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Summary:

After cleansing myself of multiple generations of email list subscriptions over the years, I’m surprised at how happy I now am to receive automated alerts every morning from services like Groupon, RueLaLa and Travelzoo. And starting today, my inbox will also be entertaining Facebook application notifications.

After cleansing myself of multiple generations of email list subscriptions over the years, I’m surprised at how happy I now am to receive automated alerts every morning from services like Groupon, RueLaLa and Travelzoo. Maybe offer-based newsletters are just more relevant than they used to be; maybe they’ve figured out the right time to get me. In any event, not only am I not upset to see the emails in my inbox, but I actually open many of them.

If you believed prognosticators, you might have thought email was well on its way to death by irrelevance with an assist by spam. But now, as of today, email will also be the primary way Facebook applications correspond with users. That’s because, in an effort to give application makers more responsibility and control of their communications, Facebook will now allow apps to require an email address (or an anonymized Facebook proxy). In the short term, it could mean a lot more clutter in your inbox, as apps notify you of receipts for things you’ve purchased, remind you to come back and visit them, and tell you about new feature launches. But eventually, that should normalize as you uninstall the ones that abuse their email privileges.

What application makers used to do was tell you of such happenings via Facebook notifications, which are being phased out. Facebook is actually weakening its own platform status by pulling itself out as a middleman and encouraging apps to correspond directly with their users. In the past, social web platforms were much more controlling of their users. Not to knock on Ning (though it can probably take it), but I remember a few years ago trying to contact the members of a group I ran there. The only way to do so was via a mass email to every member, written in a tiny form field on Ning’s site that continually timed out and deleted my message when I tried to send it. Ning has certainly fixed the bug by now, but in a broader sense the tide has clearly shifted.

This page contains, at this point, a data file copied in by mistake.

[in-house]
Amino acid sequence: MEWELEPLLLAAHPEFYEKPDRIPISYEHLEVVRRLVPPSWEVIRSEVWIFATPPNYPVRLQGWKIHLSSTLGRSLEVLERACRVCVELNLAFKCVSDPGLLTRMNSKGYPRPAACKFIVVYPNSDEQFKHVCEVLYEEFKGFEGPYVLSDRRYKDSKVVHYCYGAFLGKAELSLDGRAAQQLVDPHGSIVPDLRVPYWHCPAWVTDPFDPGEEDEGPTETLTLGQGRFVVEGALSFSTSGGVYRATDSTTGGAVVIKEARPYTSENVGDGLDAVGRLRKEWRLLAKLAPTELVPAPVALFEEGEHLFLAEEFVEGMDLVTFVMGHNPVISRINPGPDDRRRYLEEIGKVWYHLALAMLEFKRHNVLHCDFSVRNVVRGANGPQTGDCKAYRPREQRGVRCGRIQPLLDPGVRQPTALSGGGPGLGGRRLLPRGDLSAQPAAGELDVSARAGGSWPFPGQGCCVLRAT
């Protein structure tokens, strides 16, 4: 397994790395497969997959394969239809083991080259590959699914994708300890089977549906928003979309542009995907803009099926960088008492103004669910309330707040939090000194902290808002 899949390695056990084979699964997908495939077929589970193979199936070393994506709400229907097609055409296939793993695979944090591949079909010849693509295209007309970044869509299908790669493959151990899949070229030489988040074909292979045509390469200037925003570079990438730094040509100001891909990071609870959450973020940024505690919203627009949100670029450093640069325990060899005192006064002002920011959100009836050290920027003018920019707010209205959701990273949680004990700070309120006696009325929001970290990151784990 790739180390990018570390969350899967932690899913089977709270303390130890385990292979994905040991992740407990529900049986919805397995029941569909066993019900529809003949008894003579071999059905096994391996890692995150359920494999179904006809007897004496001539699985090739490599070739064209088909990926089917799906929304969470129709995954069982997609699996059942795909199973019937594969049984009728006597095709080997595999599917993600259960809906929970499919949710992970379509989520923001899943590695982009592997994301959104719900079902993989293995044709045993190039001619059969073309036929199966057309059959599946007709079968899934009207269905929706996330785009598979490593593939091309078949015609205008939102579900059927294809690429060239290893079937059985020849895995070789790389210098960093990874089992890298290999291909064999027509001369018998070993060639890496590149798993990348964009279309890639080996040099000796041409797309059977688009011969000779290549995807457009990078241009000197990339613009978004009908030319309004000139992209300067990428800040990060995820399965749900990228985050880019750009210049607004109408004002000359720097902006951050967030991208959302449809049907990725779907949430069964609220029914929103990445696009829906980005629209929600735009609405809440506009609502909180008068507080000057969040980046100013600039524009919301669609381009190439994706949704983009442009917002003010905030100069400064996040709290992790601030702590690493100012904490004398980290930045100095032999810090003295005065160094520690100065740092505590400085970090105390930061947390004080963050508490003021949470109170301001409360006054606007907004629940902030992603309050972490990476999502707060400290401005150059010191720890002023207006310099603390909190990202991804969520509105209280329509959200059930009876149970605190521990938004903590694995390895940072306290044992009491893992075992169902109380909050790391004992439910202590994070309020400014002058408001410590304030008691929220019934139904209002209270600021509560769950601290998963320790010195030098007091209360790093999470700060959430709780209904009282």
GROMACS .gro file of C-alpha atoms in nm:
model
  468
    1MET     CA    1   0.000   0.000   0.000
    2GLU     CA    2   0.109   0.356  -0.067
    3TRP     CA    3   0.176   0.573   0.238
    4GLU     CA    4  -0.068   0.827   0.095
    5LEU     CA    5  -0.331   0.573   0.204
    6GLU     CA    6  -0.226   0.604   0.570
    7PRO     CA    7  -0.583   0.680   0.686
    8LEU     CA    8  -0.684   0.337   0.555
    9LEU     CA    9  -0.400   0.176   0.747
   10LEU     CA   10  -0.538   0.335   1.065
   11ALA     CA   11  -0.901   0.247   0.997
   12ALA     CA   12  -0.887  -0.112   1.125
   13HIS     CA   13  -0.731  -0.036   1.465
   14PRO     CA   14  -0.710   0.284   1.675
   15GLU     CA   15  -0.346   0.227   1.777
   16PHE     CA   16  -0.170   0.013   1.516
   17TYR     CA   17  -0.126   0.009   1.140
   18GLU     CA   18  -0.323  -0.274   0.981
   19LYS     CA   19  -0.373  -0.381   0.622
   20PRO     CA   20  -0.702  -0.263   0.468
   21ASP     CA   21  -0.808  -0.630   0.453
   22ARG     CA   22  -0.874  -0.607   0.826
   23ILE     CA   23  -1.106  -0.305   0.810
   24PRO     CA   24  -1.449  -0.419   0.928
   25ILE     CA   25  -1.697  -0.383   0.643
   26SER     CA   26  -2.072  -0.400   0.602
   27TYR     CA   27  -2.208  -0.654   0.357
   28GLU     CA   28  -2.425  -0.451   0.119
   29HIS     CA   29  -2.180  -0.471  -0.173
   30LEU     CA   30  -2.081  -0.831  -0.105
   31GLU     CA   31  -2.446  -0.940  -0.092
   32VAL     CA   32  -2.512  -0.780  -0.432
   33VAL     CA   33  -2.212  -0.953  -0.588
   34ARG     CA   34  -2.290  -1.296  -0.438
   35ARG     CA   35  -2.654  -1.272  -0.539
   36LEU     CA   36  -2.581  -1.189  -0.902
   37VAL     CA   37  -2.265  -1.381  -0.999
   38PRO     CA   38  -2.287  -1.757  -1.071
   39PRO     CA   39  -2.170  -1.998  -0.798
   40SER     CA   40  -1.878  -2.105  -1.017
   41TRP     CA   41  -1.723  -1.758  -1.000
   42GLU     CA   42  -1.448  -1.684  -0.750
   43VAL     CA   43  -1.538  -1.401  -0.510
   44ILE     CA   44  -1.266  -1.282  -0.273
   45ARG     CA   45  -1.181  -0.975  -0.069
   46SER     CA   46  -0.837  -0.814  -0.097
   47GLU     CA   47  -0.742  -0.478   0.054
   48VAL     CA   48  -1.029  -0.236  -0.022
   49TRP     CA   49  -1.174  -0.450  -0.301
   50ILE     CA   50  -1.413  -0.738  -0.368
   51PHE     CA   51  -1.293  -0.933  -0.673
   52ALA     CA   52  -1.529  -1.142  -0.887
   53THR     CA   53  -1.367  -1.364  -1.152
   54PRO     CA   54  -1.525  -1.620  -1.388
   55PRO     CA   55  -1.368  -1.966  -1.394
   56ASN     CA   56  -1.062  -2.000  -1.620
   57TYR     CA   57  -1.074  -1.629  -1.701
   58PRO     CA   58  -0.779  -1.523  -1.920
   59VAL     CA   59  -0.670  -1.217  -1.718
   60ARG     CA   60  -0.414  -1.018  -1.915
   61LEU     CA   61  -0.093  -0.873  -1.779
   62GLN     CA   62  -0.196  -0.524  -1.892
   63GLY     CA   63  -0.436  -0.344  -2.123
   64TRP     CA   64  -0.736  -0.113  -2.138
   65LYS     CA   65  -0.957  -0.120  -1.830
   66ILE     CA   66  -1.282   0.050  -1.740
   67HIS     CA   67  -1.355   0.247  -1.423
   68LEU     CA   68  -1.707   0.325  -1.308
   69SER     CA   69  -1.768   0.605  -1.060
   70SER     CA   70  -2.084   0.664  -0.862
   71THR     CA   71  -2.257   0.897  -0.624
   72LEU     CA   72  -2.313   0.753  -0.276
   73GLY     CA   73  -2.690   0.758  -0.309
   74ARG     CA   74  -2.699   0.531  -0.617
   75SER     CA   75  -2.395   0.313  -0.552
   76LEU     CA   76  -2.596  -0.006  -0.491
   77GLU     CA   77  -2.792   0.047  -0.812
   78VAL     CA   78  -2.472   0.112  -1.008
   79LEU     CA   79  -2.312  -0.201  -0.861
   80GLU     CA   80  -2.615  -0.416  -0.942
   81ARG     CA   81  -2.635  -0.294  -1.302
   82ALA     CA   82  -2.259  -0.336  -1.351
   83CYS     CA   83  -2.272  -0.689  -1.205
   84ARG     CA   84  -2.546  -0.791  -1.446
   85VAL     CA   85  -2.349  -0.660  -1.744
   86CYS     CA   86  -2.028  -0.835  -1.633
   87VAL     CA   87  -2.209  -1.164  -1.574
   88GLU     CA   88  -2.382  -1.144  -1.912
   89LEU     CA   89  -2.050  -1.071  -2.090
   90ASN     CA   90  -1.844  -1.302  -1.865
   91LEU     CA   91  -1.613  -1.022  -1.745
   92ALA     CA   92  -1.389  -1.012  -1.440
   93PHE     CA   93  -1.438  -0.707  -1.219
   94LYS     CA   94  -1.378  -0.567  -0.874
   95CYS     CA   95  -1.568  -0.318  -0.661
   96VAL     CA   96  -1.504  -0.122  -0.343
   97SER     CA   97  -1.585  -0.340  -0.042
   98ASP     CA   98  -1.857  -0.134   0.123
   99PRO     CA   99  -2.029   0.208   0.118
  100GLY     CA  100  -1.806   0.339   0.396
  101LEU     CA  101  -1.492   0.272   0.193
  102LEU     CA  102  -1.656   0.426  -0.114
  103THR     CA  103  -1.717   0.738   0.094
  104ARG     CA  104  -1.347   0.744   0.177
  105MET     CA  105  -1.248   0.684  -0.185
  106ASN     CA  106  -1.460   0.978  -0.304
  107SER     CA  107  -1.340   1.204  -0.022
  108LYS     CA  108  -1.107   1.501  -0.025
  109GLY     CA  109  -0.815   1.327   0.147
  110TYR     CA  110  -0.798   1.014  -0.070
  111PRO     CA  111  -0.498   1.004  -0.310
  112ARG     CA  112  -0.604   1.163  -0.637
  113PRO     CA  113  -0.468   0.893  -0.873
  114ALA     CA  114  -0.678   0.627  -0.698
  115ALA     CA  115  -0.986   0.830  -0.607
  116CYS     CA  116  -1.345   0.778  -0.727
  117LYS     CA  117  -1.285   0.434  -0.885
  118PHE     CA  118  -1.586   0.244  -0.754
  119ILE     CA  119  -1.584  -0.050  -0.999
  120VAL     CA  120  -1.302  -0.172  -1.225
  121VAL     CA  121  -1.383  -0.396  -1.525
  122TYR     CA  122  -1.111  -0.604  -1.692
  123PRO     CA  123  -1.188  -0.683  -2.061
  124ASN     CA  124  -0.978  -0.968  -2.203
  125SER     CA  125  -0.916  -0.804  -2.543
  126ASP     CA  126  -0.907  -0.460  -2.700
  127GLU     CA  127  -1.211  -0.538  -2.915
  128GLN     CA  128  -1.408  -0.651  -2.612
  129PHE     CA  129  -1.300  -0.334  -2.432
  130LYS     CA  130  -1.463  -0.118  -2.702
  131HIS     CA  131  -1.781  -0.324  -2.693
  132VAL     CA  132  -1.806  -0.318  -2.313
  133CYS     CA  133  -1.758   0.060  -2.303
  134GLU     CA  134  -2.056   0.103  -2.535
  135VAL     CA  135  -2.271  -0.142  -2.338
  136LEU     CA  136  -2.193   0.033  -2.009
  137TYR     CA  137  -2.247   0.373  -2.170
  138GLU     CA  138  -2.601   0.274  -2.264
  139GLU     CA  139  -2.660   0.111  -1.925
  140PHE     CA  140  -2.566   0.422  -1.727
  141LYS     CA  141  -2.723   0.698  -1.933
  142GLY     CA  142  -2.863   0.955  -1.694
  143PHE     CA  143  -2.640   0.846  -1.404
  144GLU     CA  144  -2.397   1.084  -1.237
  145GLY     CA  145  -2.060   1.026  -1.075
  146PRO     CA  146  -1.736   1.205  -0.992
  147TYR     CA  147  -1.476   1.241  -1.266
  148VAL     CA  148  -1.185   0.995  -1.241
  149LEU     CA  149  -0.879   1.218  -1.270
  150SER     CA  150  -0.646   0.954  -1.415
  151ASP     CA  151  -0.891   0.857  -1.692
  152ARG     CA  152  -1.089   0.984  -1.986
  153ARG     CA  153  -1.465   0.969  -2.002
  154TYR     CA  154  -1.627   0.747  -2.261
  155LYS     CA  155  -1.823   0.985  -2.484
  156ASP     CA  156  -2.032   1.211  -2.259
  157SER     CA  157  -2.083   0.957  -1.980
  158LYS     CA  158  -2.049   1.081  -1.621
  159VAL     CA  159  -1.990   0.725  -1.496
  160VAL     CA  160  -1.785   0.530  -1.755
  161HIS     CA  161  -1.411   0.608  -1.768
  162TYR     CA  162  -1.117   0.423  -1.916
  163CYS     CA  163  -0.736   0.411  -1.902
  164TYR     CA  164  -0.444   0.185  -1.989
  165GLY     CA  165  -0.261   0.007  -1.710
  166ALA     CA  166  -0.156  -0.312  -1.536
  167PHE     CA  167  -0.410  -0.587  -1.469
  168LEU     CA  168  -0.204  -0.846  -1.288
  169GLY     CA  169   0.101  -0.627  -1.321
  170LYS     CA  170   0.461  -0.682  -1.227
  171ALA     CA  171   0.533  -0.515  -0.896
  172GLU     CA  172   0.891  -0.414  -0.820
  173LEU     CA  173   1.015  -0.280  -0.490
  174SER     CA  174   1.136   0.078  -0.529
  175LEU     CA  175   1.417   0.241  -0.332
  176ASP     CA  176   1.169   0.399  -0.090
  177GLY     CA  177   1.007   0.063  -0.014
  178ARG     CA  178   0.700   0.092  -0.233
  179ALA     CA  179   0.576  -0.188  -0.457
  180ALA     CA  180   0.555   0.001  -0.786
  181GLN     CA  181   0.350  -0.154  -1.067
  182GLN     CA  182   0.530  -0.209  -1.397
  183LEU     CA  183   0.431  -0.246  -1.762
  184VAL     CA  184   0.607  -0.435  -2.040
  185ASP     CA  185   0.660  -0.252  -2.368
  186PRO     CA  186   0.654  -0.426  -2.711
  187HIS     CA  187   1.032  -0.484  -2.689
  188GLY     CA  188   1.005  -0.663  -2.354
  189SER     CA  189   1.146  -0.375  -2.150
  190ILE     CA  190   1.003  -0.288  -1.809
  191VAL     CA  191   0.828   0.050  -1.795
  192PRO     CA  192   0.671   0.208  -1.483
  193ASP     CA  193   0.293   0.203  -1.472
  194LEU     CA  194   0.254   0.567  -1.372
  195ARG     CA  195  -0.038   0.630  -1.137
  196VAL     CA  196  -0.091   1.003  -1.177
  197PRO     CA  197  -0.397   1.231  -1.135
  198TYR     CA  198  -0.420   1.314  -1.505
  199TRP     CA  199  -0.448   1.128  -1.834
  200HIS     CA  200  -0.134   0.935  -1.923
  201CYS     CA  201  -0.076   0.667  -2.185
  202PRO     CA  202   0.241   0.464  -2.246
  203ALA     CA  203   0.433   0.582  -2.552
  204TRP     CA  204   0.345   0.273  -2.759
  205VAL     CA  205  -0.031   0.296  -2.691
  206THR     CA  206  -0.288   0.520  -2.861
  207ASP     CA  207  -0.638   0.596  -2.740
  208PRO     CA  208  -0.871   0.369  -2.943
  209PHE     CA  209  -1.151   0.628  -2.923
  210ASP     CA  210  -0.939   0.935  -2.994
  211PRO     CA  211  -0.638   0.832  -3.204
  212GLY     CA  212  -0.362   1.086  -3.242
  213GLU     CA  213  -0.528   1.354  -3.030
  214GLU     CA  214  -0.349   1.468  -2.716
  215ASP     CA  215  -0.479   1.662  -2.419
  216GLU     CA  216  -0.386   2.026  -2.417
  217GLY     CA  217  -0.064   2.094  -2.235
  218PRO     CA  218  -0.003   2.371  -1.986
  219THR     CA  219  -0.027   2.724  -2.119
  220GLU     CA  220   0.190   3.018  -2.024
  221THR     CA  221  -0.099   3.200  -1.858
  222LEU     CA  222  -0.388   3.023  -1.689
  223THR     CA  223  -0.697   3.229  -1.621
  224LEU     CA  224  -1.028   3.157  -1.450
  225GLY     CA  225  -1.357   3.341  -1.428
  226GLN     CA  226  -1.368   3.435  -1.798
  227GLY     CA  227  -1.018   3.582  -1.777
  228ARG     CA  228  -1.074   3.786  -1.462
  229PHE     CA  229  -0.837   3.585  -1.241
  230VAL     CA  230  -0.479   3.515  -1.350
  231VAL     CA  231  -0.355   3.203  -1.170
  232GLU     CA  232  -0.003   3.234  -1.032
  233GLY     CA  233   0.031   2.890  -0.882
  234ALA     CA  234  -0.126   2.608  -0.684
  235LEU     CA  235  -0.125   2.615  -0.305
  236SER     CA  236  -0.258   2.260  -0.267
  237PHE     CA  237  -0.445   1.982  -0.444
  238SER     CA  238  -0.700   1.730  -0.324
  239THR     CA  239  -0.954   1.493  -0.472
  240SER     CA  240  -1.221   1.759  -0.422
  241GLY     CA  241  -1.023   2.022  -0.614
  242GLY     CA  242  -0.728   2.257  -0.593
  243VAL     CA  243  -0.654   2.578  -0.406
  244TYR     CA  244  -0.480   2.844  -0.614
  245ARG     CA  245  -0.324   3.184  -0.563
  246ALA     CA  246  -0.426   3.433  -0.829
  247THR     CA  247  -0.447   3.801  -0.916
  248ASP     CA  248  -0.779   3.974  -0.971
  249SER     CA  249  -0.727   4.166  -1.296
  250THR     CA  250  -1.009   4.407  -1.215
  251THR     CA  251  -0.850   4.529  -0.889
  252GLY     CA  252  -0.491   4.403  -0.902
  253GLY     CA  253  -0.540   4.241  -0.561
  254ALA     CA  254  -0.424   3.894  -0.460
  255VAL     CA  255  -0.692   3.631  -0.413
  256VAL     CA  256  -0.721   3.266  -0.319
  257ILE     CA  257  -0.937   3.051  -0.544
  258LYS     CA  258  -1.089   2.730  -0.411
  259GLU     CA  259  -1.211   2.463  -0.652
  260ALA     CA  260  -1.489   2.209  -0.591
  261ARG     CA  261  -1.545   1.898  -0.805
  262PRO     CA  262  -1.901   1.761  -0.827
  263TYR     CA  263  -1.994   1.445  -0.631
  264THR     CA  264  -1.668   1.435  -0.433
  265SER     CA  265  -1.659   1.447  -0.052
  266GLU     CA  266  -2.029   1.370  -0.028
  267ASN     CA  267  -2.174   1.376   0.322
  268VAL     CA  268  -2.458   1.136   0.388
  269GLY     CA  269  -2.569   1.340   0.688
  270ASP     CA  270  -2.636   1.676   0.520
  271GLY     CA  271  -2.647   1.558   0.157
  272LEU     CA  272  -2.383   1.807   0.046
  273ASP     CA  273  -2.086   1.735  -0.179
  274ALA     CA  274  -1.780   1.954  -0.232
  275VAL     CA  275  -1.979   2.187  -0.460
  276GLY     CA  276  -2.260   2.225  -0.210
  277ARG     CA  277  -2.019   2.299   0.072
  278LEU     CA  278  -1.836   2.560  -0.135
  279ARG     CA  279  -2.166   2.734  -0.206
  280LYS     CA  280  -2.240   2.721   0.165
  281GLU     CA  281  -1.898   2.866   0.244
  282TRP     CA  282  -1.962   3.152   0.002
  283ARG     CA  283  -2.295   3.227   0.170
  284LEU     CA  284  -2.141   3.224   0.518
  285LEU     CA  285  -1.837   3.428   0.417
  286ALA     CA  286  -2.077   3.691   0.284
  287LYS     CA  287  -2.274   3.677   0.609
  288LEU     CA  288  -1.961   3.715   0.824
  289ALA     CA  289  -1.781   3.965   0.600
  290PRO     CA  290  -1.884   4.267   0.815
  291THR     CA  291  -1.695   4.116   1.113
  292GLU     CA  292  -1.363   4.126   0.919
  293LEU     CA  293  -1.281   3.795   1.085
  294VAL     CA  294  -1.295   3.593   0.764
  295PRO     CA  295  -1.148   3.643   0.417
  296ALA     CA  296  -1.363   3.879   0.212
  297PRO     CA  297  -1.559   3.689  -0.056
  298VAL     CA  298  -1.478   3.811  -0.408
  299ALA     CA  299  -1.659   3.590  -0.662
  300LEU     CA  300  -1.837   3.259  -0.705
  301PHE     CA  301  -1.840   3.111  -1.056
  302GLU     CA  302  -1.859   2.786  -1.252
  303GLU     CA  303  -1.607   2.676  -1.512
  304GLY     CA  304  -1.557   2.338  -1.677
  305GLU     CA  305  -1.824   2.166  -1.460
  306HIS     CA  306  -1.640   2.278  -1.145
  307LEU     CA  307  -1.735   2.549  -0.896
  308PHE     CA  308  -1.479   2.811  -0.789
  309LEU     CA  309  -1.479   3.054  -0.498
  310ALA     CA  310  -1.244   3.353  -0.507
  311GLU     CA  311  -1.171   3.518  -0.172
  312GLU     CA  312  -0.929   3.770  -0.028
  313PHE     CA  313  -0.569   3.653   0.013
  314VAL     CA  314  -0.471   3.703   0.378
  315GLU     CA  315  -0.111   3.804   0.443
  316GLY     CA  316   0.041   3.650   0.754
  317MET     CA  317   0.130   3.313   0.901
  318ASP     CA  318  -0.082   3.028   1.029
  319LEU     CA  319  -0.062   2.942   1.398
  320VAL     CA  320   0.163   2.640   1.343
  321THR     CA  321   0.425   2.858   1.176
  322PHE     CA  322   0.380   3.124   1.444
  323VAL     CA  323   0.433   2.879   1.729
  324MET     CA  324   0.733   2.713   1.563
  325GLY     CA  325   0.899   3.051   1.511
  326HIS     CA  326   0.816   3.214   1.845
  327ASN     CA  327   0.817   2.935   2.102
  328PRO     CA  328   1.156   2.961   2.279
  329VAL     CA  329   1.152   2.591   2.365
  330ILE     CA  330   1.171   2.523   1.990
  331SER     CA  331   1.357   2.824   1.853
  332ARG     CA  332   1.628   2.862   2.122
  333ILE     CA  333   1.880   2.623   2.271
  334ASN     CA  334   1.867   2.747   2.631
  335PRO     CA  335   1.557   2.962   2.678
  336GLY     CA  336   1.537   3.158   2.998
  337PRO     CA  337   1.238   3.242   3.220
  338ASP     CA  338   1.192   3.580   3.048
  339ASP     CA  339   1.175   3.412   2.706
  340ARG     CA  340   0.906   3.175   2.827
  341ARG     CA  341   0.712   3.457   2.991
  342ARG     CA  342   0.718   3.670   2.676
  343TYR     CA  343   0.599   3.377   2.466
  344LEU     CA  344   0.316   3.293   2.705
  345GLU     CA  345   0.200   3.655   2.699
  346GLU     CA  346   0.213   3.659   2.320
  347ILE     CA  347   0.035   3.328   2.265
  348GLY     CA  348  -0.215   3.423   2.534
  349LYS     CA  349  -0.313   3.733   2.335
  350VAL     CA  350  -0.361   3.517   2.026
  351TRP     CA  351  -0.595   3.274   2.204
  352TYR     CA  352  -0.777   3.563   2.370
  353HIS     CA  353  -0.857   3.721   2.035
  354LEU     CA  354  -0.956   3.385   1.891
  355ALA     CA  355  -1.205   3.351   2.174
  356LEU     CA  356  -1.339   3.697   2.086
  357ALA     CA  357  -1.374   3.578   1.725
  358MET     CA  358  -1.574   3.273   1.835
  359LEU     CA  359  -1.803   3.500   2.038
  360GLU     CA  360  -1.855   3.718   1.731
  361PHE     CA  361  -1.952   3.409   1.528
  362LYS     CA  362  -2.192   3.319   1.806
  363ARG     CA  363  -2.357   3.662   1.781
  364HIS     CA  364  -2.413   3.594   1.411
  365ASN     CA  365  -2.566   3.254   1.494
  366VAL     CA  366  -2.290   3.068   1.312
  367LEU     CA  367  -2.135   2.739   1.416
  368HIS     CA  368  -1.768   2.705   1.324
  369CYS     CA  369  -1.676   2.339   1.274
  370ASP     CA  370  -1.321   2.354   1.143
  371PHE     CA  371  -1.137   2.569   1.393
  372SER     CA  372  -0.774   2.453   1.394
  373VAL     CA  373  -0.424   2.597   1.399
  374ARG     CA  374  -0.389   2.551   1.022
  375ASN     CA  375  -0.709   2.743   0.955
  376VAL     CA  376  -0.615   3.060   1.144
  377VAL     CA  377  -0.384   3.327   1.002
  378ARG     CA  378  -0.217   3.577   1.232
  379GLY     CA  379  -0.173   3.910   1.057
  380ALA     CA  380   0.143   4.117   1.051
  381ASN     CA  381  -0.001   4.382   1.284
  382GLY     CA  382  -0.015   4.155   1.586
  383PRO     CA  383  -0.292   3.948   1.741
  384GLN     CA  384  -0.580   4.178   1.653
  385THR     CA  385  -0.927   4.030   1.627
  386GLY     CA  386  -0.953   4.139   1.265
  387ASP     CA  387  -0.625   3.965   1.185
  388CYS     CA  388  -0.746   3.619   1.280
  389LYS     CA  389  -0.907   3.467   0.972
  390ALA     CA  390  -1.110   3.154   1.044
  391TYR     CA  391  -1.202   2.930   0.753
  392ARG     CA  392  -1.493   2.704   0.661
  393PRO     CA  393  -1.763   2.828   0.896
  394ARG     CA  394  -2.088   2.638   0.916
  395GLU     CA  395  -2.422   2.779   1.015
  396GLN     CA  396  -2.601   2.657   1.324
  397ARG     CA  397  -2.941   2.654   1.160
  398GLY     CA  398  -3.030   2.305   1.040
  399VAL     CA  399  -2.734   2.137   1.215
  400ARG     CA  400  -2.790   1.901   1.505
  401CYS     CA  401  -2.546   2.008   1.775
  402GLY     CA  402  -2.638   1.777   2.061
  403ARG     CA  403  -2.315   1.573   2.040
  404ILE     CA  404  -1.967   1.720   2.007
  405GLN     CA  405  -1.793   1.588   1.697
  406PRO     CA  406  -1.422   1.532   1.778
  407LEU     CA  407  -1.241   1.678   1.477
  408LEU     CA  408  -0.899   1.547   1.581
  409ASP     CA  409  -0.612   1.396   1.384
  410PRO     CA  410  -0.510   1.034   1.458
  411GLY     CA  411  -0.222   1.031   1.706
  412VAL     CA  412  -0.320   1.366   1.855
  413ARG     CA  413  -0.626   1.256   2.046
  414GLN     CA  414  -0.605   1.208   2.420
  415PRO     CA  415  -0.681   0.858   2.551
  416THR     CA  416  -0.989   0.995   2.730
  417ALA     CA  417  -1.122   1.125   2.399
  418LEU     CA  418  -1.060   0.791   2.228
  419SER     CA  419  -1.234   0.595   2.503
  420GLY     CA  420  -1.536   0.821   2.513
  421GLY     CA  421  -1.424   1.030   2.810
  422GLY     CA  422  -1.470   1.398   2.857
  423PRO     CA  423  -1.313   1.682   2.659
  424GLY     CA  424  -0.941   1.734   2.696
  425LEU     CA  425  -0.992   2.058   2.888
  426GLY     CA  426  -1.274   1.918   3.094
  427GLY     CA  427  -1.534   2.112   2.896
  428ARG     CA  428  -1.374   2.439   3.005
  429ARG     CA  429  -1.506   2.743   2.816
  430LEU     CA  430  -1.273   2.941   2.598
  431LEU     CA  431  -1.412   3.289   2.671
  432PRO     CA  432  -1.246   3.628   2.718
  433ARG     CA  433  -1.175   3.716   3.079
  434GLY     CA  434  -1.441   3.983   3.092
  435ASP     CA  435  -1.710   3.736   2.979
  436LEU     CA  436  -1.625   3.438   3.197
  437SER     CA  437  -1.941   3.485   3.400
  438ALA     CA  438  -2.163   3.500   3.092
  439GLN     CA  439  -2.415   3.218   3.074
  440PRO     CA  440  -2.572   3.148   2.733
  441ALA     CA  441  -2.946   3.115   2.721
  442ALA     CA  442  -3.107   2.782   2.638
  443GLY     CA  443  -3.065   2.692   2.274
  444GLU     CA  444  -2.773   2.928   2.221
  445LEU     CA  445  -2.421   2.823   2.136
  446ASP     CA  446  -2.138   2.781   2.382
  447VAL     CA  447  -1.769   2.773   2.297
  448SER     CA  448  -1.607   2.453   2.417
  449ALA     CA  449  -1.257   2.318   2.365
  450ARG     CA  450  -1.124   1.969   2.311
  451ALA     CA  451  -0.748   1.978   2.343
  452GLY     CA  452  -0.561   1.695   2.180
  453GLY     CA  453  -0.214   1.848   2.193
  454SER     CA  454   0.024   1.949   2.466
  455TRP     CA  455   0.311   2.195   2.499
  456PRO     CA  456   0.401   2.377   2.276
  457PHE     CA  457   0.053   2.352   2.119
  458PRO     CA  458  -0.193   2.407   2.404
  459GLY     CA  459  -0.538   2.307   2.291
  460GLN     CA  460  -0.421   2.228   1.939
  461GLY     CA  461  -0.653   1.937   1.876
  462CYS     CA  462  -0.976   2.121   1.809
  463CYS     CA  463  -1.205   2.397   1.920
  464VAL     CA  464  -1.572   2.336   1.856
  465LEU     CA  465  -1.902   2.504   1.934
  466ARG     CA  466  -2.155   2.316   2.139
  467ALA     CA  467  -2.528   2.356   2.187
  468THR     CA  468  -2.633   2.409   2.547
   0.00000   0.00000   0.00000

So much so that some application developers are concerned that emailing users will be less effective than contacting them through channels on Facebook.

Further reading:

Please see the disclosure about Facebook in my bio.

  1. Email lives!

    It’s simple, direct, opt-in (at least the good stuff is), and it’s useful. A popular, trusted email newsletter is more powerful (and lucrative) than any destination website.

    Brendan

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